History Book


NICK EICHER, HOST: Next up on The World and Everything in It: the WORLD Radio History Book. Today, a broadcast controversy changes the way television covers sports. Plus, the death of an influential journalist and novelist.

MARY REICHARD, HOST: But first, after two and a half years of hearings and deliberation, the Tokyo War Crimes Trial comes to an end. Here’s Paul Butler.

PAUL BUTLER: Today, we begin on November 12th, 1948—70 years ago this week. Meeting in Tokyo, the International Military Tribunal for the Far East sentences seven Japanese military and government officials to death by hanging.

NEWSREEL: Before an international tribunal holding court in the former war ministry in Tokyo come the wartime leaders of Japan to be indicted as criminals…

Eleven judges from nine nations oversee the proceedings.

The trial reveals horrific details of The Nanking Massacre, as eyewitnesses describe how Japanese troops killed hundreds of thousands of civilians in the region.

Prosecutors charged 28 defendants with promoting a scheme of carrying out wanton destruction, inhumane treatment of prisoners, and perpetrating mass murder, among many other crimes.

NEWSREEL: Chief of them is Hideki Tōjō, facing trial in the same building…

The tribunal eventually finds 25 guilty—sentencing seven to death and another 16 to life imprisonment.

In the years following the Tokyo War Crimes Trial, allied nations also try nearly 6,000 lower-ranked personnel. Those proceedings result in more than 1,000 additional executions for war crimes.

Next, November 17th, 1968—50 years ago this week:

AUDIO: [Game sound]

The Oakland Raiders host the New York Jets during the 11th week of the football season. The two teams are bitter rivals. Both are divisional title favorites.

NBC hoped the national interest in the game would provide big numbers for their post-game programming: the debut of their made-for-TV adaptation of the children’s novel Heidi.

AUDIO: [Broadcast theme]

The football broadcast begins at 4 p.m. Since most games of the era were less than 2-and-a-half hours long, NBC schedules Heidi to start at 7 p.m.—and extensively promotes it in the week leading up to the game and throughout the broadcast.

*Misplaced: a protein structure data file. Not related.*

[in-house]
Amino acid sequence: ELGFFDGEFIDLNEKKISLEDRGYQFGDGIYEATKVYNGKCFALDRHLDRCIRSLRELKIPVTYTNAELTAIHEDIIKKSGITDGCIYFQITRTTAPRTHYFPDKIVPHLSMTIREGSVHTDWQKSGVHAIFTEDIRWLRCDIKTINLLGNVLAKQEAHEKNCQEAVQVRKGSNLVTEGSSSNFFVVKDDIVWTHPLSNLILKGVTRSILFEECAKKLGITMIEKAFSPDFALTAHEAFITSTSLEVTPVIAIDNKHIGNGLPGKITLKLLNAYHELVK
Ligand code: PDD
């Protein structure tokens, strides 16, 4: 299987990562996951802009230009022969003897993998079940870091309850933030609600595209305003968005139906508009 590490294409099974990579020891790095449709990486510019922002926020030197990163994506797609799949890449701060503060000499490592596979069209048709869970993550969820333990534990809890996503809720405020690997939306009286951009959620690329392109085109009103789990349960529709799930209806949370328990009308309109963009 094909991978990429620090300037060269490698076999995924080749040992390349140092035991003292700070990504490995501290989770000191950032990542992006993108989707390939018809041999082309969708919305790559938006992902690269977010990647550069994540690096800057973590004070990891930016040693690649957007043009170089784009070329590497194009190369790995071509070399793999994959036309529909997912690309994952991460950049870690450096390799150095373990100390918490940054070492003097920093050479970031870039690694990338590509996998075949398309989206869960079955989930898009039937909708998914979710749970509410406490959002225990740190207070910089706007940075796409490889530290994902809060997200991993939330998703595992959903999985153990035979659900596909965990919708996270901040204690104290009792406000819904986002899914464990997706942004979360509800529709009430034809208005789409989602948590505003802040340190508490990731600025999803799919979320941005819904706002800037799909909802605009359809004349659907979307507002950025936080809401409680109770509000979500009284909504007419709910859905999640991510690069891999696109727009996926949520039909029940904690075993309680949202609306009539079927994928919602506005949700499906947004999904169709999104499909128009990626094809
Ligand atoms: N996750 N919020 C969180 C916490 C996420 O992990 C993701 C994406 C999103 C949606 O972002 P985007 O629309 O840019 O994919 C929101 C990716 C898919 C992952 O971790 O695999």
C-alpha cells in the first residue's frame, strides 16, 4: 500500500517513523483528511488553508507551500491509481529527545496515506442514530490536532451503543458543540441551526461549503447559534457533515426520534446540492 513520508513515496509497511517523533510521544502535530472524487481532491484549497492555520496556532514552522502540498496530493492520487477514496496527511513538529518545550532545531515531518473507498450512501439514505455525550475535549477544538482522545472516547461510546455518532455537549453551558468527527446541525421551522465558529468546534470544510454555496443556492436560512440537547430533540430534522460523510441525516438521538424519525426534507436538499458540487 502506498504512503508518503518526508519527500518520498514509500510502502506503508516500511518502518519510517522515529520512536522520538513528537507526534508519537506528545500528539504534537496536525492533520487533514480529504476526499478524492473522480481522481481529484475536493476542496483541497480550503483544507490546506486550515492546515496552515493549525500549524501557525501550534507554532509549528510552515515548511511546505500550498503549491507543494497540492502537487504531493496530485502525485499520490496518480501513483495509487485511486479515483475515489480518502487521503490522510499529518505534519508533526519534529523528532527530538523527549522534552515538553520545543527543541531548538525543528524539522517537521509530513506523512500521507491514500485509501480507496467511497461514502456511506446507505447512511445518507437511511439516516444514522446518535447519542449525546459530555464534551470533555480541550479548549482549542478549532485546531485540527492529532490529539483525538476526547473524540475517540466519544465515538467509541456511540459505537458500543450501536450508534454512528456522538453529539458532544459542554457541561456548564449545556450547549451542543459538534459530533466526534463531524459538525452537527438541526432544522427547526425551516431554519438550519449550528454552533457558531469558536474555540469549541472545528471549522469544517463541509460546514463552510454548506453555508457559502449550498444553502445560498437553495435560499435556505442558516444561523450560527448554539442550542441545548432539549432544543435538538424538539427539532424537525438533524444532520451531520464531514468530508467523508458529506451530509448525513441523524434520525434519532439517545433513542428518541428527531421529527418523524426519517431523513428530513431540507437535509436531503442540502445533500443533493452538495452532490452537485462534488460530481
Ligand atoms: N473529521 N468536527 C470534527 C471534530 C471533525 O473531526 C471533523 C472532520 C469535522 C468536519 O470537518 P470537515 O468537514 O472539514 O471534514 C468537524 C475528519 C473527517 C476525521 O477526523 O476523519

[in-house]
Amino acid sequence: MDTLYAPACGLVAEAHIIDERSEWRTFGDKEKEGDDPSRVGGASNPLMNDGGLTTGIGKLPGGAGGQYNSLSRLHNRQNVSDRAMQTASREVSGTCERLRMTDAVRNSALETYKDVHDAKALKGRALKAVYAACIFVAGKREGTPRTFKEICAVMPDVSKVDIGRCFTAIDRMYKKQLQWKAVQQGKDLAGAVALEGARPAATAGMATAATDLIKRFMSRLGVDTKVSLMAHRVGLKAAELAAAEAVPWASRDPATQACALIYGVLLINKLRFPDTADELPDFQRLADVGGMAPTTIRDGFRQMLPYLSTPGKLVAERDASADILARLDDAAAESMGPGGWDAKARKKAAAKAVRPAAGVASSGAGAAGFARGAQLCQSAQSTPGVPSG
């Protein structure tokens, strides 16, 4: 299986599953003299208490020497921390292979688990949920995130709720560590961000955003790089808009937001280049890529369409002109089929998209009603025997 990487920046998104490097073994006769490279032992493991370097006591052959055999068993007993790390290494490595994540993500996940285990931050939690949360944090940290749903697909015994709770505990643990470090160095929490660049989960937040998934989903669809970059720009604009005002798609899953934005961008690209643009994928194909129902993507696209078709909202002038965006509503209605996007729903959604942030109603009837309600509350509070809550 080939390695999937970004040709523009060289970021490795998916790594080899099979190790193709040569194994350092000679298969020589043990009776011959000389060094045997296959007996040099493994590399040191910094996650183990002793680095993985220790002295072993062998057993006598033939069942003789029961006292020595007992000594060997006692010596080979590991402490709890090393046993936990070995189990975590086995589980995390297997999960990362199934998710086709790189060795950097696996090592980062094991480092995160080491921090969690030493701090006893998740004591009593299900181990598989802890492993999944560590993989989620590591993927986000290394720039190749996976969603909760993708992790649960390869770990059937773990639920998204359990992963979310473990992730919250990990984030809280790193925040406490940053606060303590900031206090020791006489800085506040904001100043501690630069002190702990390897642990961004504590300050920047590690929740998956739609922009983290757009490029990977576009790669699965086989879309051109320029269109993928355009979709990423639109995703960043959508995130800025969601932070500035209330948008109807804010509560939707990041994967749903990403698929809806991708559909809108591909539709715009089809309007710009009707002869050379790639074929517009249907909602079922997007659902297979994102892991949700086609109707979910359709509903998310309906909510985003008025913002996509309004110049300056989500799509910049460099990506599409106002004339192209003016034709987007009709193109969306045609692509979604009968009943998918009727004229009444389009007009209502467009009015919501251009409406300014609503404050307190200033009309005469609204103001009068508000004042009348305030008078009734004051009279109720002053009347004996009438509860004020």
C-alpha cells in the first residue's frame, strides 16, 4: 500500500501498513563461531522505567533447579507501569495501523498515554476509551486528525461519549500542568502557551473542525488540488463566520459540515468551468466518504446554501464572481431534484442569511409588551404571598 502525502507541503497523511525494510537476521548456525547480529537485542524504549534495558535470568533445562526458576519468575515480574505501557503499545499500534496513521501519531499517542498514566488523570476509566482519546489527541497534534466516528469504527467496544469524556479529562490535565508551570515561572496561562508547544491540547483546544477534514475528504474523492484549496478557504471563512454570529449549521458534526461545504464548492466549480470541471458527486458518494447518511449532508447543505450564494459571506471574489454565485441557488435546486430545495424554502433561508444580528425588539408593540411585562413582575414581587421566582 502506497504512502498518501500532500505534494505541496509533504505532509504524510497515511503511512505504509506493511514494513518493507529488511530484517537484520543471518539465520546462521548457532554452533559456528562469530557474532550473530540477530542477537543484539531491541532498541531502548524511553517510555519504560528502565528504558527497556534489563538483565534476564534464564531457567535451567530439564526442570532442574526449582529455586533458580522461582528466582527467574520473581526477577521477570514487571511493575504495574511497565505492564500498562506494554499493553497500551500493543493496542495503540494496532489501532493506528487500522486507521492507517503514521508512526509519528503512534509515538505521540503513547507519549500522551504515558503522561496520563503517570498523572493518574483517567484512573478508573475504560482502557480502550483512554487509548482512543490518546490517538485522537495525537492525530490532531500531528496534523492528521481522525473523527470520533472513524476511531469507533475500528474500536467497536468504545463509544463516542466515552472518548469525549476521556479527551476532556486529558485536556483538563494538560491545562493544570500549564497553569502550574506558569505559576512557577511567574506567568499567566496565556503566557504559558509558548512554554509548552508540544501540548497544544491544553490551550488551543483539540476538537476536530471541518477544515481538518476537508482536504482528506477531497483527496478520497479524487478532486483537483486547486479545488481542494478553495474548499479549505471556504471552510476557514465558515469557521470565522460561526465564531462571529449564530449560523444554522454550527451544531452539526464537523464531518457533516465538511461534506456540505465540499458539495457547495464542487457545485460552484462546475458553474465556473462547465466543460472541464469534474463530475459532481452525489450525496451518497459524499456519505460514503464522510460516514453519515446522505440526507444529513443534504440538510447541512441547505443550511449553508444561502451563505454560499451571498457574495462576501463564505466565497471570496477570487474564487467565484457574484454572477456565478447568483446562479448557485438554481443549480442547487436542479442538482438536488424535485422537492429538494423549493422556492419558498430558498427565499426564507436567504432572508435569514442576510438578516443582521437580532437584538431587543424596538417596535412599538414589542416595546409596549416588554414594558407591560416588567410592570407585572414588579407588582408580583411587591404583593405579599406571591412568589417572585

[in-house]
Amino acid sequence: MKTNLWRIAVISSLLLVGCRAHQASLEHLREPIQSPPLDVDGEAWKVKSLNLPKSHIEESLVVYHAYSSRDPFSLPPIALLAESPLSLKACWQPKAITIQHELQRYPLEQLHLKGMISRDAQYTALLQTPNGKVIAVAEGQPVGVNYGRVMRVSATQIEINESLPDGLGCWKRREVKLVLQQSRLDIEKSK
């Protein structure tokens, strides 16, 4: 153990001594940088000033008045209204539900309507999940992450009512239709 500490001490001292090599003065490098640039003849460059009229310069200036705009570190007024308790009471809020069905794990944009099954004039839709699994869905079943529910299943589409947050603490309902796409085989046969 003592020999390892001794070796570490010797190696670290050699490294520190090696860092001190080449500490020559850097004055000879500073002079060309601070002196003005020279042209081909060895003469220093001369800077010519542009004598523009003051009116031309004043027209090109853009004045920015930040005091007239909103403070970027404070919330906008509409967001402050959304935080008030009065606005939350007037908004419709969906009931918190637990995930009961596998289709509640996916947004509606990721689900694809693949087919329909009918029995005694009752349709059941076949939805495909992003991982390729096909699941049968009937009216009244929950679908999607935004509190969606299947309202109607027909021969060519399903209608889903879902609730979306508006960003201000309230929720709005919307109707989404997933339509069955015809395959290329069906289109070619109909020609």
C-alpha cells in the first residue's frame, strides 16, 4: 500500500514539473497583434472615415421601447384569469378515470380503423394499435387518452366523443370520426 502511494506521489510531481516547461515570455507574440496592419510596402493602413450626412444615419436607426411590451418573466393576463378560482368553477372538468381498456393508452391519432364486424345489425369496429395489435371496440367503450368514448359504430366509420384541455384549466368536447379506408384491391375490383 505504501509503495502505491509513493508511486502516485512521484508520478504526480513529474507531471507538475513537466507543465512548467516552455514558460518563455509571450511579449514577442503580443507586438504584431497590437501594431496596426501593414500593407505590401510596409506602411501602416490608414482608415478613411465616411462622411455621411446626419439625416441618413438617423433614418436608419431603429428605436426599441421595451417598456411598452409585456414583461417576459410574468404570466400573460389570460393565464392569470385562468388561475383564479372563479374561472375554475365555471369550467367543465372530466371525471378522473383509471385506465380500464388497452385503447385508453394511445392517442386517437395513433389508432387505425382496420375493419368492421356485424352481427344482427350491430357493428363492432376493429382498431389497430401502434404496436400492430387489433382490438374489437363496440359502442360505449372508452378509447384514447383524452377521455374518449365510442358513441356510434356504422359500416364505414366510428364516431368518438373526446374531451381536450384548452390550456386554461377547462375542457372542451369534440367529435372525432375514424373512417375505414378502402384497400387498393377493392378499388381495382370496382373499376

Network executives communicated it was crucial for Heidi to start on time. So with less than 2 minutes remaining in the game, with the Jets leading 32 to 29, an NBC technician cuts the game and starts the movie.

AUDIO: [Sound of Heidi]

Viewers subsequently miss one of the most dramatic comebacks of the season. The Raiders score twice in the final minute to beat the Jets 43 to 32. So many angry fans call the NBC switchboard, it breaks down. When viewers can no longer get through to the network, they begin calling the telephone company, the New York Times and even the New York Police Department.

The game becomes known as the “Heidi Bowl” and prompts television networks to agree to broadcast games to their conclusion before starting the next program.

And finally, November 14th, 1990. British journalist Malcolm Muggeridge dies at age 87.

Muggeridge had been an agnostic for much of his life. He wrote for the Evening Standard and the Daily Telegraph, then editor for Punch Magazine. He also was a successful television interviewer.

MUGGERIDGE: You see, my great difficulty is, if I get interested in a conversation, I say what I think about it…

Muggeridge converted to Christianity in the late 1960s while working on a documentary about Mother Teresa. He spoke openly about his new-found faith, using his notoriety as a platform. Many compare him to G.K. Chesterton and C.S. Lewis.

In an interview toward the end of his life, he reflected on dying: saying he found himself looking forward to it…

MUGGERIDGE: I love the idea of one’s life coming to an end. Curiously enough, it makes life infinitely more beautiful and full, really. Rather like the end of a day, a beautiful day, the last hours of light seem to carry the beauty of the whole day.

Malcolm Muggeridge suffered a stroke in August 1990, he never fully recovered, and died three months later in a nursing home.

That’s this week’s WORLD Radio History Book. I’m Paul Butler.


(Photo/Associated Press)

WORLD Radio transcripts are created on a rush deadline. This text may not be in its final form and may be updated or revised in the future. Accuracy and availability may vary. The authoritative record of WORLD Radio programming is the audio record.

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